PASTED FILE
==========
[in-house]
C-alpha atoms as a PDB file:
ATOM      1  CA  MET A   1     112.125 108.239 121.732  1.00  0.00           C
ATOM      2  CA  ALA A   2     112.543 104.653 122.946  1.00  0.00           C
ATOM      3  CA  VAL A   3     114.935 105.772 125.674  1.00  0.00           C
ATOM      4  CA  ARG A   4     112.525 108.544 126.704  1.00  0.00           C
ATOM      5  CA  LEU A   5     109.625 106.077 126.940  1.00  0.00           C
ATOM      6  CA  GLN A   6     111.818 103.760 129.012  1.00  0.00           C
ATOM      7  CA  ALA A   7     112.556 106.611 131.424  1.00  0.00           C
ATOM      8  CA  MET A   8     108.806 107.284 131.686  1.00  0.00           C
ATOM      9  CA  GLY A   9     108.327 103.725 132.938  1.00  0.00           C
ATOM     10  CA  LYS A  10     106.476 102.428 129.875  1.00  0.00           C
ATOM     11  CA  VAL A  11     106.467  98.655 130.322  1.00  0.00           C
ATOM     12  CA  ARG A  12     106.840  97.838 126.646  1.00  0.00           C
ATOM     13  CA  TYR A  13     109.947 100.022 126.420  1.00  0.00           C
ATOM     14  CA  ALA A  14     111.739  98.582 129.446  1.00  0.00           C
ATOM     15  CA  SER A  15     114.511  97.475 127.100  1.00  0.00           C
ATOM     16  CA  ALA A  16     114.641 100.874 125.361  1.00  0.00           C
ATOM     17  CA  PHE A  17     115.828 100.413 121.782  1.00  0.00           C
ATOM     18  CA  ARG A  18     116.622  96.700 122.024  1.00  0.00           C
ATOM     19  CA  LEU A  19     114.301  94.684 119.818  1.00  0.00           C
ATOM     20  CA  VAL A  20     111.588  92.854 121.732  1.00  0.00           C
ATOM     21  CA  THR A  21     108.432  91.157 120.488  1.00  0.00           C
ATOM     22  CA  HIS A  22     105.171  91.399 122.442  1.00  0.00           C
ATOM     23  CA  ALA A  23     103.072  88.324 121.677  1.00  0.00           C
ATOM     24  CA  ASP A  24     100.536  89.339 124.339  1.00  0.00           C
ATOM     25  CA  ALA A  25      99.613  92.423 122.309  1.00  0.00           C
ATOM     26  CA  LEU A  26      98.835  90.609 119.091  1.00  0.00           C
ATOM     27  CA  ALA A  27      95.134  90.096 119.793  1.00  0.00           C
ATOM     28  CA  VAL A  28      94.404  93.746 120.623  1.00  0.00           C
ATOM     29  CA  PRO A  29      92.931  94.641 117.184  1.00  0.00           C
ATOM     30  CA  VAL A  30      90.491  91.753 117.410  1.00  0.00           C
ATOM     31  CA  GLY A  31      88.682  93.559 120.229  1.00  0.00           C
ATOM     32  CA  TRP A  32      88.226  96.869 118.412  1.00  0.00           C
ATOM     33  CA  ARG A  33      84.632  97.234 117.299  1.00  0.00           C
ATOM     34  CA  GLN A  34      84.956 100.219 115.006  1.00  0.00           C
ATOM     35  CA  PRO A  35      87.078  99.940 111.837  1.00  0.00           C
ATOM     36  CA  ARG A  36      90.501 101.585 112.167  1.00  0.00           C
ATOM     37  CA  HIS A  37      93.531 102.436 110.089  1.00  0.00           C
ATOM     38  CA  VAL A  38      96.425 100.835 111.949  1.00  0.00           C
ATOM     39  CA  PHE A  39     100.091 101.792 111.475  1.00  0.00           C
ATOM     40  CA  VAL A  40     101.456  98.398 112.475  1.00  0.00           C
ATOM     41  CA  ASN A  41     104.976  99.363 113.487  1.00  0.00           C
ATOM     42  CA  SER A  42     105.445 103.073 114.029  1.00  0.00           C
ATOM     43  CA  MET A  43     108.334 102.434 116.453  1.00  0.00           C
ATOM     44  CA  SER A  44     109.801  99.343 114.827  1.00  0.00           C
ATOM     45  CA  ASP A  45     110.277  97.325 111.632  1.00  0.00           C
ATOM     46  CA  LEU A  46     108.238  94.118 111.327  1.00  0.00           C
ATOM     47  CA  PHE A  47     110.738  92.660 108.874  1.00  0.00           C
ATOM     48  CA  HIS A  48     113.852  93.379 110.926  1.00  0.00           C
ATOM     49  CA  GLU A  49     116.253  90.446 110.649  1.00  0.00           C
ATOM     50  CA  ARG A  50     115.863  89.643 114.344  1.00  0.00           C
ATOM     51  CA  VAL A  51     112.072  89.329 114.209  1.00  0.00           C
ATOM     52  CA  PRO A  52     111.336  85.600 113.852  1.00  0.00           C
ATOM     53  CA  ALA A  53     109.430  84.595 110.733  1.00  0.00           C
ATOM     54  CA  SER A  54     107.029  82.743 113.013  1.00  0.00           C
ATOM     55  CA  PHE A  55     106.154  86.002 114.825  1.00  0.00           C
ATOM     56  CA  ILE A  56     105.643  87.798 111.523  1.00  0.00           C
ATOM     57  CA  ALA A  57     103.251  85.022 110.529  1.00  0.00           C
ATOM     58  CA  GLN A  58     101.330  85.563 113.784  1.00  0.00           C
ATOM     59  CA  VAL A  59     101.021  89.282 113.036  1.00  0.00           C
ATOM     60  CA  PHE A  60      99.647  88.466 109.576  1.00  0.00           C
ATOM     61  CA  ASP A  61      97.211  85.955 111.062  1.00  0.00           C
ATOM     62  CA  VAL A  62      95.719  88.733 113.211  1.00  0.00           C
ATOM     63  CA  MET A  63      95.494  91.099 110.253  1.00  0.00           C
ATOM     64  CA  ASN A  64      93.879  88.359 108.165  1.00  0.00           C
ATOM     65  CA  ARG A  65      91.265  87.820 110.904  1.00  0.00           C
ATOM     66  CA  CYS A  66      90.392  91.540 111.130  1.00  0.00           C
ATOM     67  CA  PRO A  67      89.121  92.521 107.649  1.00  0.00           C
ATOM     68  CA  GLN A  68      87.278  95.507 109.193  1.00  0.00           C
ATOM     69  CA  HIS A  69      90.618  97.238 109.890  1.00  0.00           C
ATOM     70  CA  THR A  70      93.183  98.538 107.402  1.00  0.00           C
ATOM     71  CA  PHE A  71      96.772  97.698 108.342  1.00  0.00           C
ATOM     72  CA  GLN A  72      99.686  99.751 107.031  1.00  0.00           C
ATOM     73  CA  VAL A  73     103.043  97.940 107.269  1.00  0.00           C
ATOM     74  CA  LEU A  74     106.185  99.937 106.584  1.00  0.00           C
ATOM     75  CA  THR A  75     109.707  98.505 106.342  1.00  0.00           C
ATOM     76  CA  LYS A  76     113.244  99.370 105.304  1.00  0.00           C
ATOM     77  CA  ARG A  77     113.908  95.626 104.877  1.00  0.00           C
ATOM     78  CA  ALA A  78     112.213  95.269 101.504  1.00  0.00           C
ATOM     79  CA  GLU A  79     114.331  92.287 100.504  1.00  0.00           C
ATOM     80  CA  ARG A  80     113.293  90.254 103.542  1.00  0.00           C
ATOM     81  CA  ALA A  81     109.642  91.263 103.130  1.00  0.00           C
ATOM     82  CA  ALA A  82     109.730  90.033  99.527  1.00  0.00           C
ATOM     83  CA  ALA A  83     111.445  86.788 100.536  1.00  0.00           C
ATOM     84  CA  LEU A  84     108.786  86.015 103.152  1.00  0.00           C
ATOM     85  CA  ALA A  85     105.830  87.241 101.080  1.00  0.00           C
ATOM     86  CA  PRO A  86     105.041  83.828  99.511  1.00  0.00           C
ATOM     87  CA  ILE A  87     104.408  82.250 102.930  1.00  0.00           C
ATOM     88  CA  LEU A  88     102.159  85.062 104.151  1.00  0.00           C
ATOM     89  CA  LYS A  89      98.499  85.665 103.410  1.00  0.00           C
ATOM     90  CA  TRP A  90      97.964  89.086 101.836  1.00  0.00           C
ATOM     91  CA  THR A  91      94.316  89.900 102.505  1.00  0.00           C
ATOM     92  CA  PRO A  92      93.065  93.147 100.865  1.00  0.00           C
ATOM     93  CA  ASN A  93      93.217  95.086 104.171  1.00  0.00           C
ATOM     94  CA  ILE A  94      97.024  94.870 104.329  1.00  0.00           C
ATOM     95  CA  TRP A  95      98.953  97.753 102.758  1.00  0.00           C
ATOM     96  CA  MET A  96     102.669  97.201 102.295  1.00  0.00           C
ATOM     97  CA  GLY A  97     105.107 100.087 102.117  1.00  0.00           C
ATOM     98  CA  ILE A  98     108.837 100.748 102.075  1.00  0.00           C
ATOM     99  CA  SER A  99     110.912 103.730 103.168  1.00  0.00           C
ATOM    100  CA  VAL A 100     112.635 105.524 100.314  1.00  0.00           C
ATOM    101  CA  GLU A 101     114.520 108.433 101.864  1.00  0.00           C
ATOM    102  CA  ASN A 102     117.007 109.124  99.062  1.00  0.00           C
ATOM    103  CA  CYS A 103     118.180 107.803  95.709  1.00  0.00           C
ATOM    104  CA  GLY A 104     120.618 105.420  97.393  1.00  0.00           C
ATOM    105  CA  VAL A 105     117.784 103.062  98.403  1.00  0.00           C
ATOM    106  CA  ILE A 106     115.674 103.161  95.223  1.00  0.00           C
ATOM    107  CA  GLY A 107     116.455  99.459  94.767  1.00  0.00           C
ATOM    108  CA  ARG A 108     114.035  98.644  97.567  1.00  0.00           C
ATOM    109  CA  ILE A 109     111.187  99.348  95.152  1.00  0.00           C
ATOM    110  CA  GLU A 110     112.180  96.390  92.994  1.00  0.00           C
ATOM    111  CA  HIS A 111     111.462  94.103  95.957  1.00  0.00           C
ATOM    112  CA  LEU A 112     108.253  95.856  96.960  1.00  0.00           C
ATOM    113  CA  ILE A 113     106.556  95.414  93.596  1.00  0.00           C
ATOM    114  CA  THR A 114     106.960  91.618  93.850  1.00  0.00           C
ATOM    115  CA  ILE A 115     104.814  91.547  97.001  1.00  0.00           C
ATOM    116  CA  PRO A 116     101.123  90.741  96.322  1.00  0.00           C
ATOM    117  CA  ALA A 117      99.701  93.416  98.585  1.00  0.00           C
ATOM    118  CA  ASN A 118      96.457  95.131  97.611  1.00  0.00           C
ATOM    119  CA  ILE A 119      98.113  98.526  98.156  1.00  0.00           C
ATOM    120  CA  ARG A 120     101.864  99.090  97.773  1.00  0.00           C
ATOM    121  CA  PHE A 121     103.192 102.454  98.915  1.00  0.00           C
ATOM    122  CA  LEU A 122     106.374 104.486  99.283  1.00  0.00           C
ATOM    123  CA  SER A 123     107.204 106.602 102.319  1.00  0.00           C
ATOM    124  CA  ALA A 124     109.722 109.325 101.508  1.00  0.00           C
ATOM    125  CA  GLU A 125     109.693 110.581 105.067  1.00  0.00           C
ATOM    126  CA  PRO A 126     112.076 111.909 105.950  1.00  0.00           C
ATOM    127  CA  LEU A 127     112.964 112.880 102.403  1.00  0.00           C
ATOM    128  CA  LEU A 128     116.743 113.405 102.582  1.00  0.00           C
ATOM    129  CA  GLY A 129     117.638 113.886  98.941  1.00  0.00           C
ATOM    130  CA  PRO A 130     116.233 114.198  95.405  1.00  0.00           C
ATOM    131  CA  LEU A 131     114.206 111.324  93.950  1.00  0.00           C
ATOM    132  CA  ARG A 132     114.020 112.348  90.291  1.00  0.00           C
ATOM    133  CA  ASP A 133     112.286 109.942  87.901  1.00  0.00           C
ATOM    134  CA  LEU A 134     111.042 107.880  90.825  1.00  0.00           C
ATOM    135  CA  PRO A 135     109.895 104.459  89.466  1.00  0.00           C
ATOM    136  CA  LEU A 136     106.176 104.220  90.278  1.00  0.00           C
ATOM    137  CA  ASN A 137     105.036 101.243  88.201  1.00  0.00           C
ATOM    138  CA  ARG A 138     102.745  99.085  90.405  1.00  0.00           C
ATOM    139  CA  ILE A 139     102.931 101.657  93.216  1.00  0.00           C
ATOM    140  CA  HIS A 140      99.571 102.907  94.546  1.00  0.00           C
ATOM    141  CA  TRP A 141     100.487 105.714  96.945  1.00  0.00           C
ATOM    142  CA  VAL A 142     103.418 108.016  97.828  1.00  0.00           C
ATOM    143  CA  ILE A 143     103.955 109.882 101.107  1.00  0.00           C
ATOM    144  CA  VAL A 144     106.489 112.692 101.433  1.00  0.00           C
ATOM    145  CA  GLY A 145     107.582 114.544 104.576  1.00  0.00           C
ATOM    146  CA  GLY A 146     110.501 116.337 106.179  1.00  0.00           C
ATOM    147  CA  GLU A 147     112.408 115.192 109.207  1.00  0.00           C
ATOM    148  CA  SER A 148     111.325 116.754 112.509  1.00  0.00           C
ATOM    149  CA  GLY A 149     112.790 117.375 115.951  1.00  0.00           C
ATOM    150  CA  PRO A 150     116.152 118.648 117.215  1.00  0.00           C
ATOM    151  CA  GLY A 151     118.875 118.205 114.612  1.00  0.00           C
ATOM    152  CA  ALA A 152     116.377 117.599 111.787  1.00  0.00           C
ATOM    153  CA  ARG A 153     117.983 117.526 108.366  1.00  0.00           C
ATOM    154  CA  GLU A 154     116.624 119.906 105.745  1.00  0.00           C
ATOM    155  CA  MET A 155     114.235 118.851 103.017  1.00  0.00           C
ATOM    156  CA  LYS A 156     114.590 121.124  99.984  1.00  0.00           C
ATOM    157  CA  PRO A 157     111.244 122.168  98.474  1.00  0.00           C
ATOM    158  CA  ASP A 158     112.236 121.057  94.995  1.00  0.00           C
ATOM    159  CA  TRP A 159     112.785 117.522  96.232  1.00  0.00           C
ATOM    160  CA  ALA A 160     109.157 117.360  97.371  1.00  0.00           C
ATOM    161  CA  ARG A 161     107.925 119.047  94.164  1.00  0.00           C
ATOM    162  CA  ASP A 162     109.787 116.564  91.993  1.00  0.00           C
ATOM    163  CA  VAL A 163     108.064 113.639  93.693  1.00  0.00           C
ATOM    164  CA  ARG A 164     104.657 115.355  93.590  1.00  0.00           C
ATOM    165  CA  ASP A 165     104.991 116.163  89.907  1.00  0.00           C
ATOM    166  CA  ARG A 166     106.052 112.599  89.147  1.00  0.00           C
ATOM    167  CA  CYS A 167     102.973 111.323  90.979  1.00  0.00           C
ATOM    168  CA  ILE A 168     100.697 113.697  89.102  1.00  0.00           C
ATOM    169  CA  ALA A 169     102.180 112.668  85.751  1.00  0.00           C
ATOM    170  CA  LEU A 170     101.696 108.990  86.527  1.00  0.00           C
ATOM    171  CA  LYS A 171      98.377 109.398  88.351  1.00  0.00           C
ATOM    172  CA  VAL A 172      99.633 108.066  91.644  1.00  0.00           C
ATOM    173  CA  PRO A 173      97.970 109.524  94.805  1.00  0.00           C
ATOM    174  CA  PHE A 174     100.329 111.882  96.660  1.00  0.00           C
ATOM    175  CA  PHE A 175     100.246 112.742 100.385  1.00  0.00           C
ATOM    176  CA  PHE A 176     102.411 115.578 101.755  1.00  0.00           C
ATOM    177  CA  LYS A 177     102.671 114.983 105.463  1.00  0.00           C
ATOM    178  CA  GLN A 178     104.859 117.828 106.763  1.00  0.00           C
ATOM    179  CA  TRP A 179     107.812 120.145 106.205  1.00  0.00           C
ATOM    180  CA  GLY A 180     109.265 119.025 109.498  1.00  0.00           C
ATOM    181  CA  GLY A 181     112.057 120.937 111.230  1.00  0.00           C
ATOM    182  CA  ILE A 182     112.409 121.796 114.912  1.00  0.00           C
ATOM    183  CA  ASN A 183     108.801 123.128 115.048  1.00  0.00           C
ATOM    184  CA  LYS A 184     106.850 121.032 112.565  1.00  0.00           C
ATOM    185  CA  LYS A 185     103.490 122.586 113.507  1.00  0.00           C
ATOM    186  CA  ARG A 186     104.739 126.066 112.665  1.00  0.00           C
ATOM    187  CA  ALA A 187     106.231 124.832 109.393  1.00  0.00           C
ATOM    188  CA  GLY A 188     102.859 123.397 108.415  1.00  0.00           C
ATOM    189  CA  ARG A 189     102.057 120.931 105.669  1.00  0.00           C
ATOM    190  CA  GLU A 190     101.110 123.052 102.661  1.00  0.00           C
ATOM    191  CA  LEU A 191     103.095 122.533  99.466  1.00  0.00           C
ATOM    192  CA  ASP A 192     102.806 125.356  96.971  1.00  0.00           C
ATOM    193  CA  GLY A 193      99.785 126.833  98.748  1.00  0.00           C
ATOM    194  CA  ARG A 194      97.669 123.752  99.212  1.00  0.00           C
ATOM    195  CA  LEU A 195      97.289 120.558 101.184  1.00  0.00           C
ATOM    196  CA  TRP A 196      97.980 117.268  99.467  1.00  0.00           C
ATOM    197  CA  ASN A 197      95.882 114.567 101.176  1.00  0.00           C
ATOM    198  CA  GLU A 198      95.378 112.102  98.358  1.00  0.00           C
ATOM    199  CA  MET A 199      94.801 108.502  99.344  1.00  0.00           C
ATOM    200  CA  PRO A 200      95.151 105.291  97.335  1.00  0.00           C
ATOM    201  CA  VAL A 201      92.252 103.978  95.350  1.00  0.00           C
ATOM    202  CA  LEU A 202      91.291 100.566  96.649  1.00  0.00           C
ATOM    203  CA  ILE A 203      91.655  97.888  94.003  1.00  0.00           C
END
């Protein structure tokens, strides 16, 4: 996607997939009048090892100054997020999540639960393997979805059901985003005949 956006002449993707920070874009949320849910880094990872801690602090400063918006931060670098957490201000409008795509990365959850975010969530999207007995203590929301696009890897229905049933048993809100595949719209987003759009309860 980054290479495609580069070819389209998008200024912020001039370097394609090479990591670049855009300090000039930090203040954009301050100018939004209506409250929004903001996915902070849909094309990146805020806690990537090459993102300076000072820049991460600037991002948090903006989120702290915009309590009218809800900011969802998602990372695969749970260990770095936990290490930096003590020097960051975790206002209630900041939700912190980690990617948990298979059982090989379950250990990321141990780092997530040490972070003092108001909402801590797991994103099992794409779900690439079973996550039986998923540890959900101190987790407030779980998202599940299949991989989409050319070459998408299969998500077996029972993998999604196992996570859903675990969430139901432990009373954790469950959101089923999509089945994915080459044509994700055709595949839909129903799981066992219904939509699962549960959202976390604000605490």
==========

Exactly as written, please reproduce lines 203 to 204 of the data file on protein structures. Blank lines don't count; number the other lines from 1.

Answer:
ATOM    201  CA  VAL A 201      92.252 103.978  95.350  1.00  0.00           C
ATOM    202  CA  LEU A 202      91.291 100.566  96.649  1.00  0.00           C